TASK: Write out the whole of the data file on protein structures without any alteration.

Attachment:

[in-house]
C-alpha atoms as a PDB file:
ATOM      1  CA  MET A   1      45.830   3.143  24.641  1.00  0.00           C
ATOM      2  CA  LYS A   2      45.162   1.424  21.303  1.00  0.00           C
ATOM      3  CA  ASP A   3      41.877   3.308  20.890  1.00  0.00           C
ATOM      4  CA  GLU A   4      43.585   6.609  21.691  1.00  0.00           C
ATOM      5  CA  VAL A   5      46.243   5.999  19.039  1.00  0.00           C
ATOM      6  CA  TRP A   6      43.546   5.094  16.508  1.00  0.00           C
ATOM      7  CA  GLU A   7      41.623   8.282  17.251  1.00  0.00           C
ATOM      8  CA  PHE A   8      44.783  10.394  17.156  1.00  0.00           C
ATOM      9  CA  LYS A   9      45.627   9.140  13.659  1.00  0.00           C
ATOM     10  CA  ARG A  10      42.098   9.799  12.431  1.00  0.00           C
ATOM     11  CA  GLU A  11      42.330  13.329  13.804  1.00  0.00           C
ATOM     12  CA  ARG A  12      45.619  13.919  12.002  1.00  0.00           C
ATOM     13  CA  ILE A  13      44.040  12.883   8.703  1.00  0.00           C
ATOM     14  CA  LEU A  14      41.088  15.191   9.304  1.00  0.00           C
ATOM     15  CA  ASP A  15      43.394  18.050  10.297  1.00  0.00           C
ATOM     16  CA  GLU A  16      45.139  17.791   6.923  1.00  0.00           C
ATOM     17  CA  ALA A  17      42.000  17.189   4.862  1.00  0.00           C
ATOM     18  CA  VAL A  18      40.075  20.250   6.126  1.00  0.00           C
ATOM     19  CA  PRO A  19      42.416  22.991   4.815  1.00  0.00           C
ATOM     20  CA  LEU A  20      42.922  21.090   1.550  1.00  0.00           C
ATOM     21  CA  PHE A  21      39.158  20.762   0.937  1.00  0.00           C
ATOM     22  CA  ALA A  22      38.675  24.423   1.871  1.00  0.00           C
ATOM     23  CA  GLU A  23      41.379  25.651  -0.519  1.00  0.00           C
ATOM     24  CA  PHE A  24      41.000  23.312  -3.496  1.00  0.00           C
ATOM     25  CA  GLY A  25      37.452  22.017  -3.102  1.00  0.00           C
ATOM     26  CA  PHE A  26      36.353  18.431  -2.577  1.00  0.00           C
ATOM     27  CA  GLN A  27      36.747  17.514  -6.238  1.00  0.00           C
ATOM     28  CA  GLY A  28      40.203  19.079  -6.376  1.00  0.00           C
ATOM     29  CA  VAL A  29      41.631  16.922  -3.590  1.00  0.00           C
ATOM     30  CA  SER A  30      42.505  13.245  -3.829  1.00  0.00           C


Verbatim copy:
[in-house]
C-alpha atoms as a PDB file:
ATOM      1  CA  MET A   1      45.830   3.143  24.641  1.00  0.00           C
ATOM      2  CA  LYS A   2      45.162   1.424  21.303  1.00  0.00           C
ATOM      3  CA  ASP A   3      41.877   3.308  20.890  1.00  0.00           C
ATOM      4  CA  GLU A   4      43.585   6.609  21.691  1.00  0.00           C
ATOM      5  CA  VAL A   5      46.243   5.999  19.039  1.00  0.00           C
ATOM      6  CA  TRP A   6      43.546   5.094  16.508  1.00  0.00           C
ATOM      7  CA  GLU A   7      41.623   8.282  17.251  1.00  0.00           C
ATOM      8  CA  PHE A   8      44.783  10.394  17.156  1.00  0.00           C
ATOM      9  CA  LYS A   9      45.627   9.140  13.659  1.00  0.00           C
ATOM     10  CA  ARG A  10      42.098   9.799  12.431  1.00  0.00           C
ATOM     11  CA  GLU A  11      42.330  13.329  13.804  1.00  0.00           C
ATOM     12  CA  ARG A  12      45.619  13.919  12.002  1.00  0.00           C
ATOM     13  CA  ILE A  13      44.040  12.883   8.703  1.00  0.00           C
ATOM     14  CA  LEU A  14      41.088  15.191   9.304  1.00  0.00           C
ATOM     15  CA  ASP A  15      43.394  18.050  10.297  1.00  0.00           C
ATOM     16  CA  GLU A  16      45.139  17.791   6.923  1.00  0.00           C
ATOM     17  CA  ALA A  17      42.000  17.189   4.862  1.00  0.00           C
ATOM     18  CA  VAL A  18      40.075  20.250   6.126  1.00  0.00           C
ATOM     19  CA  PRO A  19      42.416  22.991   4.815  1.00  0.00           C
ATOM     20  CA  LEU A  20      42.922  21.090   1.550  1.00  0.00           C
ATOM     21  CA  PHE A  21      39.158  20.762   0.937  1.00  0.00           C
ATOM     22  CA  ALA A  22      38.675  24.423   1.871  1.00  0.00           C
ATOM     23  CA  GLU A  23      41.379  25.651  -0.519  1.00  0.00           C
ATOM     24  CA  PHE A  24      41.000  23.312  -3.496  1.00  0.00           C
ATOM     25  CA  GLY A  25      37.452  22.017  -3.102  1.00  0.00           C
ATOM     26  CA  PHE A  26      36.353  18.431  -2.577  1.00  0.00           C
ATOM     27  CA  GLN A  27      36.747  17.514  -6.238  1.00  0.00           C
ATOM     28  CA  GLY A  28      40.203  19.079  -6.376  1.00  0.00           C
ATOM     29  CA  VAL A  29      41.631  16.922  -3.590  1.00  0.00           C
ATOM     30  CA  SER A  30      42.505  13.245  -3.829  1.00  0.00           C